Federal Communications Commission
Federal Communications Commission
Washington, D.C. 20554
In the Matter of
T-Mobile License LLC
WT Docket No. 12-21
AT&T Mobility Spectrum LLC
New Cingular Wireless PCS LLC
MEMORANDUM OPINION AND ORDER
Adopted: June 6, 2014
Released: June 6, 2014
By the Commission:
On April 18, 2012, the Wireless Telecommunications Bureau (“Bureau”) dismissed a
petition by the Diogenes Telecommunications Project (“Diogenes”) to deny assignment applications filed
by AT&T and Deutsche Telekom AG (“DT”).
On May 1, 2012, Diogenes filed an Application for
Review seeking to overturn the Bureau’s decision. We affirm.
On March 20, 2011, AT&T and Deutsche Telekom AG entered into a Stock Purchase
Agreement to sell DT’s wholly-owned subsidiary T-Mobile USA, Inc. (“T-Mobile”) and T-Mobile’s
wholly-owned subsidiaries to AT&T.1 A month later, AT&T filed applications seeking consent to the
transfer of control of the licenses and authorizations held by T-Mobile USA, Inc. and its wholly-owned
subsidiaries from DT to AT&T.2 On May 31, 2011, Diogenes Telecommunications Project (“Diogenes”)
filed a petition to deny the applications alleging that AT&T and DT did not have the necessary character
qualifications to be Commission licensees.3 Diogenes premised its claim of standing on the fact that one
of its members, Scott Karren, “wish[es] to stay a customer of T-Mobile” and had been “[e]xtremely
dissatisfied” as a former AT&T customer.4
On November 22, 2011, the Bureau circulated an order for consideration by the
Commission to designate the proposed transaction for an administrative hearing; that circulation was
publicly announced.5 On the next day, November 23, 2011, AT&T and DT filed a letter stating that they
1 See WT Docket No. 11-65.
2 See Applications of AT&T Inc. and Deutsche Telecom AG, WT Docket No. 11-65, Order, 26 FCC Rcd 16184 ¶ 1
(WTB 2011) (“AT&T-T-Mobile Dismissal Order”).
3 Petition to Deny, The Diogenes Telecommunications Project, WT Docket No. 11-65 (filed May 31, 2011).
4 Id. (Declaration of Scott Karren at 1).
5 See AT&T-T-Mobile Dismissal Order, 26 FCC Rcd at 16184 ¶ 2. The proposed order was accompanied by a
document entitled “Staff Analysis and Findings,” which detailed the staff’s evaluation of the arguments in the
Federal Communications Commission
were withdrawing all of the pending applications regarding the transaction.6 On November 29, 2011, the
Bureau dismissed the applications without prejudice.7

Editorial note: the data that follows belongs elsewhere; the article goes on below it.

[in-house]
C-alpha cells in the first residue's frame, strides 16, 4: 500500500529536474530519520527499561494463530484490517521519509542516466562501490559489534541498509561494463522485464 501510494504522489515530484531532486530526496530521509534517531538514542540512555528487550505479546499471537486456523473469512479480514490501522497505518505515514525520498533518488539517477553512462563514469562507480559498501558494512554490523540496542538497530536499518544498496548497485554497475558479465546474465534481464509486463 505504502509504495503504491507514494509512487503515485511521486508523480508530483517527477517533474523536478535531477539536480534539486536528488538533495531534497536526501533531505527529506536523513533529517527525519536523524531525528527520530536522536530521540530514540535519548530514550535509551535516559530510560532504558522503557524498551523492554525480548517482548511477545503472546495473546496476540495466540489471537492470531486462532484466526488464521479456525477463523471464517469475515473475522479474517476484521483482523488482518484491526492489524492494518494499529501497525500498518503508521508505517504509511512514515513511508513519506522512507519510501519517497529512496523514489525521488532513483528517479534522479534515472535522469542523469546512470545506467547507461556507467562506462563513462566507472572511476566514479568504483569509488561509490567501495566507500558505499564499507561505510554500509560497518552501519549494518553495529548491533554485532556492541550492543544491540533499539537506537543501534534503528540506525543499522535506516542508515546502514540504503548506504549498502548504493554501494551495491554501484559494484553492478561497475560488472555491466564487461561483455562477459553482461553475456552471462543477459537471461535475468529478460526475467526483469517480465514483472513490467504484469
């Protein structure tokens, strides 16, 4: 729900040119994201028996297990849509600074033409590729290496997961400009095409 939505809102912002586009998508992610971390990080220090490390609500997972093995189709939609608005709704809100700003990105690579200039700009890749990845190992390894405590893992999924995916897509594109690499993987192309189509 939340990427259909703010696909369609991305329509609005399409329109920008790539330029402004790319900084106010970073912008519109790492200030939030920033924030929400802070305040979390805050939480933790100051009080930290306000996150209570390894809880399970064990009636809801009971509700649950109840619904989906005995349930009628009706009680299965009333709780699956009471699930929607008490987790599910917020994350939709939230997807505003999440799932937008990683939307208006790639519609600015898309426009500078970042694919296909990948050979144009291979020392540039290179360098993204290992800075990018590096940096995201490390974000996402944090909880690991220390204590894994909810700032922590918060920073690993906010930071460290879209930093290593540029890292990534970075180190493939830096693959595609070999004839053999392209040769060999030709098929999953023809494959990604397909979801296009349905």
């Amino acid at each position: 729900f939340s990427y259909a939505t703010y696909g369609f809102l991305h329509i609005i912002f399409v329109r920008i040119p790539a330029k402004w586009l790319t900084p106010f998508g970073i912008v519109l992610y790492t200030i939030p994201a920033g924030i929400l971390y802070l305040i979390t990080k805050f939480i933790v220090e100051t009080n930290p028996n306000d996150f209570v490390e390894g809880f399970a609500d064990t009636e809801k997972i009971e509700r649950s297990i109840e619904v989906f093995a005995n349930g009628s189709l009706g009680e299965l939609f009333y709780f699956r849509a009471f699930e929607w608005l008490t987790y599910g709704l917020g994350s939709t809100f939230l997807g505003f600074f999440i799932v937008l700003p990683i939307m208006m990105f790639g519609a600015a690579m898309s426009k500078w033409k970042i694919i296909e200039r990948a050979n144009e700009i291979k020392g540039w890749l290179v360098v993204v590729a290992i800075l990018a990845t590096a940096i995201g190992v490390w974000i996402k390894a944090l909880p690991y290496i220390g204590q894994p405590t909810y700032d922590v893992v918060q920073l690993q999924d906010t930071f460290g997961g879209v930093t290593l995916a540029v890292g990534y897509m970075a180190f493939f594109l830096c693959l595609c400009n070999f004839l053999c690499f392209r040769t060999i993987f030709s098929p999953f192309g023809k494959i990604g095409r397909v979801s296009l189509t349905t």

On December 27, 2011, Diogenes filed an application for review of the AT&T-T-Mobile
Dismissal Order arguing that the Bureau failed to resolve character issues that had been raised in the
On April 16, 2012, the Commission dismissed Diogenes’ First AFR because (a)
Diogenes had failed to demonstrate standing based upon Mr. Karren’s desire to remain a T-Mobile
customer, (b) the issues it raised were rendered moot by the dismissal of the applications, and (c) the
revocation of AT&T’s and DT’s existing licenses was beyond the scope of the merger proceeding.9
On January 20, 2012, as part of a breakup provision of the Stock Purchase Agreement,
AT&T subsidiaries AT&T Mobility and New Cingular Wireless,10 and T-Mobile USA’s wholly-owned
subsidiary, T-Mobile License11 (collectively the “Applicants”), filed applications (“Assignment
Applications”) seeking the Commission’s consent to assign (1) 13 AWS-1 licenses and partitioned
portions of 23 AWS-1 licenses from AT&T Mobility to T-Mobile License12 and (2) seven AWS-1
licenses and partitioned portions of four AWS-1 licenses from New Cingular Wireless to T-Mobile
On January 26, 2012, the Commission released a public notice seeking comment on the
Assignment Applications.14 The Comment Public Notice stated that petitions to deny were due on or
before February 27, 2012, oppositions were due on or before March 8, 2012, and that replies were due on
or before March 19, 2012.15 The Comment Public Notice also emphasized, in bold type:
To allow the Commission to consider fully all substantive issues regarding the
Applications in as timely and efficient a manner as possible, petitioners and commenters
should raise all issues in their initial filings. New issues may not be raised in responses
or replies. A party or interested person seeking to raise a new issue after the pleading
cycle has closed must show good cause why it was not possible for it to have raised the
issue previously. Submissions after the pleading cycle has closed that seek to raise new
issues based on new facts or newly discovered facts should be filed within 15 days after
such facts are discovered. Absent such a showing of good cause, any issues not timely
raised may be disregarded by the Commission.16
6 See Letter from Patrick J. Grant, Arnold & Porter LLP, and Nancy J. Victory, Wiley Rein LLP, to Marlene H.
Dortch, Secretary, FCC, WT Docket No. 11-65 (Nov. 23, 2011).
7 AT&T-T-Mobile Dismissal Order.
8 Diogenes Telecommunications Project Application for Review (filed Dec. 27, 2011) (“First AFR”).